Once he got his socks on though, he was off and exploring! Here is our story in photos:  

The space is welcoming and homely. The umbrellas hanging overhead are a nice touch to add interest and color, using natural, everyday objects to harmonize with the theme of the space. 

There’s a structure on one side that looks like a spaceship, which Bubu refers to as “cable car” (not sure why)! 
This is the view from inside the “cable car”.  There’s a Lightbox Pod, a cushioned area by the window, and a play area with cushions on the floor next to a projector (which comes on intermittently, and is fun for shadow play).
Almost immediately, the lightbox pod catches his eye, it changes colors with different switches totally fascinates him. He soon discovers the objects provided for interaction with the lightbox pod and proceeds to arrange and stack them. 
 “Hey mum, this is cool!”  

Here’s another view of the space, it’s great that it is not crowded (even on a weekend afternoon which is when we visited), and not filled with screaming, sweaty, over-stimulated, adrenalin-crazed kids (which is what happens to Bubu when he’s been in a baby gym for about 45 minutes… He starts to look like one of those loony tunes characters with spirals in their eyes). 

The space also encourages interaction among parents, creating quite a warm, cosy community. 

A half hour later, he ventures over to rest and roll around in the cushioned play space next to the window. He befriends someone’s grandpa there, and they share cushions.   After a breather he’s up and about, “Hmm… What shall I play with next!”

Next up, he’s captivated by a wicker basket filled with brushes and bristles of all types – from paint brushes large and small to hair brushes and even a bristly shoe brush (at least that’s what I thought it was!)  He plays with the brushes against the curved surface of the “cable car”.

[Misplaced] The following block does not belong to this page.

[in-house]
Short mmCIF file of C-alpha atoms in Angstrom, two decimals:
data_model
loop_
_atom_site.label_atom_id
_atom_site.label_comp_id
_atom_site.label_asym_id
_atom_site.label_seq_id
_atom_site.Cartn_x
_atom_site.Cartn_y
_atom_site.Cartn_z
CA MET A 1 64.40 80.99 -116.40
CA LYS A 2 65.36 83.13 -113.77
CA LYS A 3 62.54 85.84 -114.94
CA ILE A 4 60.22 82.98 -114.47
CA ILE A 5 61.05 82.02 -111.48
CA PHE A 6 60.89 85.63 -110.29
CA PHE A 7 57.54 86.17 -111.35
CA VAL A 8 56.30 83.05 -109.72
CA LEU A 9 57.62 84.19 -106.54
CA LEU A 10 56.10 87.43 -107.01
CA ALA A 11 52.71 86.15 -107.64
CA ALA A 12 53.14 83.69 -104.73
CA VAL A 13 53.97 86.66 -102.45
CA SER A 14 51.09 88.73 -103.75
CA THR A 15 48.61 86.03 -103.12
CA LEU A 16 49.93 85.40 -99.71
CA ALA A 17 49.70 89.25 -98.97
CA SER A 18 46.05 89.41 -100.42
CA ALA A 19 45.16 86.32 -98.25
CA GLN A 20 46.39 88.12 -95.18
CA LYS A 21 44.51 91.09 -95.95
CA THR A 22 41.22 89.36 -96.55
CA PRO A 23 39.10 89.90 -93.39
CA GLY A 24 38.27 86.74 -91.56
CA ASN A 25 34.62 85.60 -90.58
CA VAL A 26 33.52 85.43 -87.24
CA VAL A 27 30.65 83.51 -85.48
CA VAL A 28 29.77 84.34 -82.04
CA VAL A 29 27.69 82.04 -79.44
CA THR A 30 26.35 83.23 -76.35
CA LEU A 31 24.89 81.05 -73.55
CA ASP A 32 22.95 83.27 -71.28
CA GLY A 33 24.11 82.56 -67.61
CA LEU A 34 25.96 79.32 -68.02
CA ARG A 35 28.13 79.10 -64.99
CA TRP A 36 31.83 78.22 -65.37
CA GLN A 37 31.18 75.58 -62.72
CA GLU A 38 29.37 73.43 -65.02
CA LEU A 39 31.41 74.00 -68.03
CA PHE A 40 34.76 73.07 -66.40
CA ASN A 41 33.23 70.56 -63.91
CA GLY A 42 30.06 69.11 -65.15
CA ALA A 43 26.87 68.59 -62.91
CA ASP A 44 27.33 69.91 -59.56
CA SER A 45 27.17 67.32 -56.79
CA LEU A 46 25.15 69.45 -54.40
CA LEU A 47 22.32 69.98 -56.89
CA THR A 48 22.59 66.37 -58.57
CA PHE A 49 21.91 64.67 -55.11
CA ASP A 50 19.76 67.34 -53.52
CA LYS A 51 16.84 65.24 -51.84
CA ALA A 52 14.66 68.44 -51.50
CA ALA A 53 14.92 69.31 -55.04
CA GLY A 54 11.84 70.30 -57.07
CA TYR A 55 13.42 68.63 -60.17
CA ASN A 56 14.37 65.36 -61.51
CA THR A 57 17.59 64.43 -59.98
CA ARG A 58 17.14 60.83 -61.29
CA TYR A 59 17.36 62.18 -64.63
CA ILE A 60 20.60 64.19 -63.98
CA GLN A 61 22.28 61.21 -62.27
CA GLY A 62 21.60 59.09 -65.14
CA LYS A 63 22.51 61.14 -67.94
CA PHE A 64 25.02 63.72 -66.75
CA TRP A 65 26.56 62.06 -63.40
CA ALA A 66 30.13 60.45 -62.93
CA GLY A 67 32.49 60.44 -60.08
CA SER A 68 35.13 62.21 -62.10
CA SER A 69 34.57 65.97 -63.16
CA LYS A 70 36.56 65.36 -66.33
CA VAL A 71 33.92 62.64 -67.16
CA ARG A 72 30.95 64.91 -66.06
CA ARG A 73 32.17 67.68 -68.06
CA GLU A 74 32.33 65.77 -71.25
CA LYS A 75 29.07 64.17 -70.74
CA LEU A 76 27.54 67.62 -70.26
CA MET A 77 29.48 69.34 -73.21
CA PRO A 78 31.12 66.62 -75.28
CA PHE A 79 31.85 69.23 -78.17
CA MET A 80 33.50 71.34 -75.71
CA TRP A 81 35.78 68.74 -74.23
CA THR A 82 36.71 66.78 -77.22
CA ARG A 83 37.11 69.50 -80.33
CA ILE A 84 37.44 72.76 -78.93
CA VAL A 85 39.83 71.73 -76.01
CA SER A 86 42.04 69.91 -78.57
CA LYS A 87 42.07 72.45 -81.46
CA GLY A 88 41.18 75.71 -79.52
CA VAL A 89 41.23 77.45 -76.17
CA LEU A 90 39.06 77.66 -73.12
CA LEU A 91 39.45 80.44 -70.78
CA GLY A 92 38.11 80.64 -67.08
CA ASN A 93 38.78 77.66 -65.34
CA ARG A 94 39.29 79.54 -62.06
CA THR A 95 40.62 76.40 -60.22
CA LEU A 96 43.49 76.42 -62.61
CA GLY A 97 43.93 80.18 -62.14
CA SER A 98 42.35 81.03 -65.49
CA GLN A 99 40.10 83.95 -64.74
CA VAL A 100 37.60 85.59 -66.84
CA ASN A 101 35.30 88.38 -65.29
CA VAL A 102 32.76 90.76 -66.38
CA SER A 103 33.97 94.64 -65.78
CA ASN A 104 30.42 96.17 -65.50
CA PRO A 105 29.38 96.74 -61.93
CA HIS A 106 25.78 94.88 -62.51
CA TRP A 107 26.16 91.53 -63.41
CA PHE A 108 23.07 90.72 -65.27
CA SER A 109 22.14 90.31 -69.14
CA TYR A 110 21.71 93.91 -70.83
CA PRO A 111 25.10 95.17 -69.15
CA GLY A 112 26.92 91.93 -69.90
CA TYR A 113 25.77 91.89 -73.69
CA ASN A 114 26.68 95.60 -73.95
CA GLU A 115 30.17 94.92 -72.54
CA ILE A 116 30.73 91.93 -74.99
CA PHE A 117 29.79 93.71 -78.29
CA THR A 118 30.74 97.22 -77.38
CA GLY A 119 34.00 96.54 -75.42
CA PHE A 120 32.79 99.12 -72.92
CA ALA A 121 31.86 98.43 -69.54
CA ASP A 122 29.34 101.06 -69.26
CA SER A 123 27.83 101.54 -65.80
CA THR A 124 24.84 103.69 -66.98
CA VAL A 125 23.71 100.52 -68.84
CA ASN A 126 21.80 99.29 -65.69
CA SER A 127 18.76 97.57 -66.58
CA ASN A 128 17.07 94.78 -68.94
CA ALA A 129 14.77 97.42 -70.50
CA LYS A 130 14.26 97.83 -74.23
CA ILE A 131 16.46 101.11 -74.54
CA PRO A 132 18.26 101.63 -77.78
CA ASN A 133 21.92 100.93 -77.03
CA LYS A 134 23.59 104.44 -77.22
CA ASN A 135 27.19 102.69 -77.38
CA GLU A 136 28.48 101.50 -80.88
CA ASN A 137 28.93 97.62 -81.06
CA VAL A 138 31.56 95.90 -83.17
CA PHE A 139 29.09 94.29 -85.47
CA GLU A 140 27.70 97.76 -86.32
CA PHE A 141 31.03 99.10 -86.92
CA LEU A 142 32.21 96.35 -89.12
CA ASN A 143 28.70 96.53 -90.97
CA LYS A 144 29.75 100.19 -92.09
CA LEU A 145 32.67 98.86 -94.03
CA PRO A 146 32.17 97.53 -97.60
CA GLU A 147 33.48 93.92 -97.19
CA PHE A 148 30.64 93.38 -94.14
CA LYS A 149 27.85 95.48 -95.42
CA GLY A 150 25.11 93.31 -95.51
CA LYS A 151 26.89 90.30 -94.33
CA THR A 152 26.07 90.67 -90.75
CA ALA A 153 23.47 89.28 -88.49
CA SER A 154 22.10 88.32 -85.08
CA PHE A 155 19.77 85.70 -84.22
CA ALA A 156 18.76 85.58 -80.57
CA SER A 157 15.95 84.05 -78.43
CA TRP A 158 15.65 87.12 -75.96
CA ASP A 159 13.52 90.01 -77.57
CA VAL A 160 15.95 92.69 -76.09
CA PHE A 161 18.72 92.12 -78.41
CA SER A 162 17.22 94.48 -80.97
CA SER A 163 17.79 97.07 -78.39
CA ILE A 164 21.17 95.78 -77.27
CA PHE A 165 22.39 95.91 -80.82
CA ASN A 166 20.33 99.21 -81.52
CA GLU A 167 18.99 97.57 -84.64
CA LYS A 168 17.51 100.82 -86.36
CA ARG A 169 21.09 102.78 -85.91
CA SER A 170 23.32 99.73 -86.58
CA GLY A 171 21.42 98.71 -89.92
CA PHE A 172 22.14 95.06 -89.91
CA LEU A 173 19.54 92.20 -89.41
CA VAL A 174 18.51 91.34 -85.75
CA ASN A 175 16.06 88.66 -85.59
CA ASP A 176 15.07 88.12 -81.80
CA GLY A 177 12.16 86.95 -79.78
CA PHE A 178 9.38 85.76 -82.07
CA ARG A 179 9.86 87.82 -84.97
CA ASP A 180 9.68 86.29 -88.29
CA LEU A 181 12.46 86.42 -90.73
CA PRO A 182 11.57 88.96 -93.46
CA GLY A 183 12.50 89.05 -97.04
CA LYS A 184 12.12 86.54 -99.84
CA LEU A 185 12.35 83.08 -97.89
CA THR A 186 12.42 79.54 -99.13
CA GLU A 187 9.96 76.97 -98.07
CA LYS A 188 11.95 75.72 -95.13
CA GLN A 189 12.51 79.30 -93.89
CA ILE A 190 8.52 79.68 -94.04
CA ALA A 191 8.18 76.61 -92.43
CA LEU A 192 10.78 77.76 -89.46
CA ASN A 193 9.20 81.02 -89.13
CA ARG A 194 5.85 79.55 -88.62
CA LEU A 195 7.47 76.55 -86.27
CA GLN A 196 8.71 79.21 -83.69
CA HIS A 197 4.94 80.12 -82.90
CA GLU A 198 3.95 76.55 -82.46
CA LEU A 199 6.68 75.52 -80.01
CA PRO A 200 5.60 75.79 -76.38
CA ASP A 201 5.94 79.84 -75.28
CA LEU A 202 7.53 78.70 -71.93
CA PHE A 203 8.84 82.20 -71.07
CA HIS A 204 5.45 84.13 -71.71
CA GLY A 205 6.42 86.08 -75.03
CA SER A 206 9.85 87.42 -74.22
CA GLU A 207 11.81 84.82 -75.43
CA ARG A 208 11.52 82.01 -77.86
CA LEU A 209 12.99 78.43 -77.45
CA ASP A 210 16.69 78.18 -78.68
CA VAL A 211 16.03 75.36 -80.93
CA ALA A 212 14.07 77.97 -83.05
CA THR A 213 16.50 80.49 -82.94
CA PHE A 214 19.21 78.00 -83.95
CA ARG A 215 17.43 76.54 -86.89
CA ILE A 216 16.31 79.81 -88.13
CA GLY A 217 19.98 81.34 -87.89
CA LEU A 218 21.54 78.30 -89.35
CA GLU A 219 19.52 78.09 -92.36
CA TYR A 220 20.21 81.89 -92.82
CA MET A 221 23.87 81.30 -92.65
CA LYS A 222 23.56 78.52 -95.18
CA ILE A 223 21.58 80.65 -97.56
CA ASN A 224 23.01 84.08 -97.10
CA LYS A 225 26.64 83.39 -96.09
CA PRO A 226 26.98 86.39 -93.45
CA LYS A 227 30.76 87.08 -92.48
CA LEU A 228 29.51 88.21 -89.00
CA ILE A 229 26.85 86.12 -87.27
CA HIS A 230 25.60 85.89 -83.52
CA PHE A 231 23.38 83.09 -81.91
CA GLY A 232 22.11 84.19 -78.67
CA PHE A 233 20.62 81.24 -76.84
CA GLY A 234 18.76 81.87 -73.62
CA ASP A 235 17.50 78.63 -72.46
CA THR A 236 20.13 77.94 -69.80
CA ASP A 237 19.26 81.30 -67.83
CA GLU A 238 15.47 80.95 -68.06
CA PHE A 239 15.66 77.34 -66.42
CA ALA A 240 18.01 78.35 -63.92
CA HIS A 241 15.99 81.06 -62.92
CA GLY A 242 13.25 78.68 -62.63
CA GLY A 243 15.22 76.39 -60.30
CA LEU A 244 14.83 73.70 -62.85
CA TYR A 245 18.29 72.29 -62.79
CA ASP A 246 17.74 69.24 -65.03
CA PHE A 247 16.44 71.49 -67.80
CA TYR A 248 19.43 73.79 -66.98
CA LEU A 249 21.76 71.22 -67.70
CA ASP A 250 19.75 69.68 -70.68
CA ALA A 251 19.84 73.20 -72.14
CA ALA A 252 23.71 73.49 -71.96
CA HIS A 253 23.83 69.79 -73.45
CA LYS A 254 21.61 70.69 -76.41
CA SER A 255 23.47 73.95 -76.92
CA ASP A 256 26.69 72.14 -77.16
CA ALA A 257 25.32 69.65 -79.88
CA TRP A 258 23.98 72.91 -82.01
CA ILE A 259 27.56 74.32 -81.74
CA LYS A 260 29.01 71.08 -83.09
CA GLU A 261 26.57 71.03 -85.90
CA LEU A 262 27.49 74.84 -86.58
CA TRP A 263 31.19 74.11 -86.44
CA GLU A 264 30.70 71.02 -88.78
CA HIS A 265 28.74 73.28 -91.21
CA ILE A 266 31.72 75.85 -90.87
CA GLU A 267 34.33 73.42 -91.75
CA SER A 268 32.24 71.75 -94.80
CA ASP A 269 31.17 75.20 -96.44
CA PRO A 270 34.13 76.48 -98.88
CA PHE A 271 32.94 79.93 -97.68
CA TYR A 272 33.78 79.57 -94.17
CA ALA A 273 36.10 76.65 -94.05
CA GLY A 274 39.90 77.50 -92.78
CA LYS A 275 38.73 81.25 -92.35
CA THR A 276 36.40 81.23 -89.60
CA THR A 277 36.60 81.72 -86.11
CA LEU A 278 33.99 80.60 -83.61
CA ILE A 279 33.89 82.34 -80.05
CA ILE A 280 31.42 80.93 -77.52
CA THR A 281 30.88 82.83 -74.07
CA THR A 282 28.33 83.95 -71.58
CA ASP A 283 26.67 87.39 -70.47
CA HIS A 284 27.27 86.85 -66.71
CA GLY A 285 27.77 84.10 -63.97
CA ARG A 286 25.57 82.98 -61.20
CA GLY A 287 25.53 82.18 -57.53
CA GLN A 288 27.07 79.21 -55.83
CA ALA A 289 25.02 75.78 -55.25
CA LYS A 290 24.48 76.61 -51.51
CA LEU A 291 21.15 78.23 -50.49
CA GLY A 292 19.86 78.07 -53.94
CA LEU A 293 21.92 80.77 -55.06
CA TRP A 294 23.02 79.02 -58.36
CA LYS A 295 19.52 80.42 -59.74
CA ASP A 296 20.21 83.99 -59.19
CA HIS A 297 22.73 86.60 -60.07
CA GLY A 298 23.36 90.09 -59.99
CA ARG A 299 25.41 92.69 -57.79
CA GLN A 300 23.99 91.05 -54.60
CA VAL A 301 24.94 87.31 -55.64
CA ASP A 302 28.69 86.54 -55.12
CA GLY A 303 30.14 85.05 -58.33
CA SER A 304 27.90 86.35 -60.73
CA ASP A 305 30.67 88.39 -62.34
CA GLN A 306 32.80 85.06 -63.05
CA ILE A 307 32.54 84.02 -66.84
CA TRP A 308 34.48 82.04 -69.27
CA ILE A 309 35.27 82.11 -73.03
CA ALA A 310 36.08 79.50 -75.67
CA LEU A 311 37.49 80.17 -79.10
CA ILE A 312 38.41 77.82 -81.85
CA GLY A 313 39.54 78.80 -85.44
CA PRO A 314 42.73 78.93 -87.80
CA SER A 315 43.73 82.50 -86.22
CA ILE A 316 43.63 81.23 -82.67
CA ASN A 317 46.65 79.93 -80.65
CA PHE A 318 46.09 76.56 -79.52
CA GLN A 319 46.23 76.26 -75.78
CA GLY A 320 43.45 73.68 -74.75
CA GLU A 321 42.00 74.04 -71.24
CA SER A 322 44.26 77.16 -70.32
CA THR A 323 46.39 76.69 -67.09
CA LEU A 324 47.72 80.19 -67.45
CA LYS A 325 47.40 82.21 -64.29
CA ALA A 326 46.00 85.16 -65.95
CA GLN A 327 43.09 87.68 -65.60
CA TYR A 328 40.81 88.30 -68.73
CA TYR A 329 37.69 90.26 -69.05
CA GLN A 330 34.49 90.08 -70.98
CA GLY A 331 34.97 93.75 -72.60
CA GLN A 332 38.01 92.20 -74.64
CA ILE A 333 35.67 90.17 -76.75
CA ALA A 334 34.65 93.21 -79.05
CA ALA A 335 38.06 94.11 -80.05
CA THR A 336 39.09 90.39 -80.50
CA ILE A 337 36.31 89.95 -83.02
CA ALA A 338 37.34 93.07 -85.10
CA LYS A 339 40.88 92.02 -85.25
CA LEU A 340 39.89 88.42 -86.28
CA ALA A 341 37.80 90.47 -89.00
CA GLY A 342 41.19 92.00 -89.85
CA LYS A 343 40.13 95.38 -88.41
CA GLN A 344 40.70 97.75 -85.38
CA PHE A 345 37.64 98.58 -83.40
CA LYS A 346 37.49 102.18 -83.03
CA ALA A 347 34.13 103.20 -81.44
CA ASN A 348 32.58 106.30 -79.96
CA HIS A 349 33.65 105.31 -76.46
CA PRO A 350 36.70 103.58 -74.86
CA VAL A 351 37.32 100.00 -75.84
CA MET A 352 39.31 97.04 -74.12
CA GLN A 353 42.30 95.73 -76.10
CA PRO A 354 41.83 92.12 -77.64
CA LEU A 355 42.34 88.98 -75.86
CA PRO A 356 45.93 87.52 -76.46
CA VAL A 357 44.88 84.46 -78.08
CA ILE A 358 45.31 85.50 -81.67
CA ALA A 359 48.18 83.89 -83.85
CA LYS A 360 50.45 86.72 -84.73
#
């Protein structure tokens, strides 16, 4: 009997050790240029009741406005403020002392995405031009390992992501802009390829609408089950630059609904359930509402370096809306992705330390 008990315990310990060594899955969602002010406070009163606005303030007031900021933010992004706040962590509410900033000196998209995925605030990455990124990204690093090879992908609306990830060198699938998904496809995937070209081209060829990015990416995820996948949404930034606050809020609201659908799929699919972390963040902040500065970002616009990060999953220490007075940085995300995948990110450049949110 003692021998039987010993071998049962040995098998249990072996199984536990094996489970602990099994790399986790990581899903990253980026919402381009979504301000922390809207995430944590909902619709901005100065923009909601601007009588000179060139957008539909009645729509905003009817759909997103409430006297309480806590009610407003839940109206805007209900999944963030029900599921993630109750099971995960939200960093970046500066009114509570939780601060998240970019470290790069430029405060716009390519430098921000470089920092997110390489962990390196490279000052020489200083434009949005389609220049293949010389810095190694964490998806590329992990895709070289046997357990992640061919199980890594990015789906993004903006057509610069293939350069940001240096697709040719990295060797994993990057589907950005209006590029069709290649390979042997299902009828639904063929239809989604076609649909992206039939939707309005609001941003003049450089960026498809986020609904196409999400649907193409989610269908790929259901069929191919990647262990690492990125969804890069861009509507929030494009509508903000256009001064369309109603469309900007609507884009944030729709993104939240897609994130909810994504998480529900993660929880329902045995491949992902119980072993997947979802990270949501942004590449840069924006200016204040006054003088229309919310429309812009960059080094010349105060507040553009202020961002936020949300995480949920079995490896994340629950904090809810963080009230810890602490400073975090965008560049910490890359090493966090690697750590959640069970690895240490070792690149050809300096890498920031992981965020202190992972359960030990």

Finally, he adopts the wicker basket and carries it all around. He also explores the projector wall, and plays with the random objects scattered around the space. 
Before we know it, we have been there for 90 minutes and it’s time to go!  He hasn’t even explored a quarter of the space, and we felt like we could have spent another two hours there. 

What’s amazing is he wasn’t sweaty and exhausted like when we leave most kiddy play gyms. We did have a hard time getting him to leave his favorite play area though – he flattened himself out on the lightbox and gave us his sad face. 
 We assured him we would be back to visit the “cable car” and with that it was a wrap!  

Bye Bye “cable car”!  


 Despite engaging him with quiet play and exploration, it still did its job, it tired out my toddler who conked out for his nap after… Bravo! Plus points, Blue House! 

Verdict:  We paid $25 for two hours of play, it’s designed for kids ages 6 months to 3 years. A great place to spend a couple hours if you’re looking for somewhere air-conditioned to entertain your little one, and a highly-recommended alternative to baby and kids gyms (this is like an organic salad bar compared to the McDonalds that are those baby gyms!) You are actually also able to have conversation with other adults and relax a little as your kids aren’t tearing around like crazy banshees. Only drawback (and this is unfortunately huge for me!)… They have no cafe and don’t allow food and drink in the atelier. Which is great, yes- the space is kept grub-free and crumb-free… But waaah, NO COFFEE! Almost perfect – oh well! 

The Blue House Infant and Toddler Atelier is located at #01-35 Office Block, UE Square. (There isn’t much signage, so my best advice is to head to street level and walk on the outside, it’s along the same road as Liang Court next door.)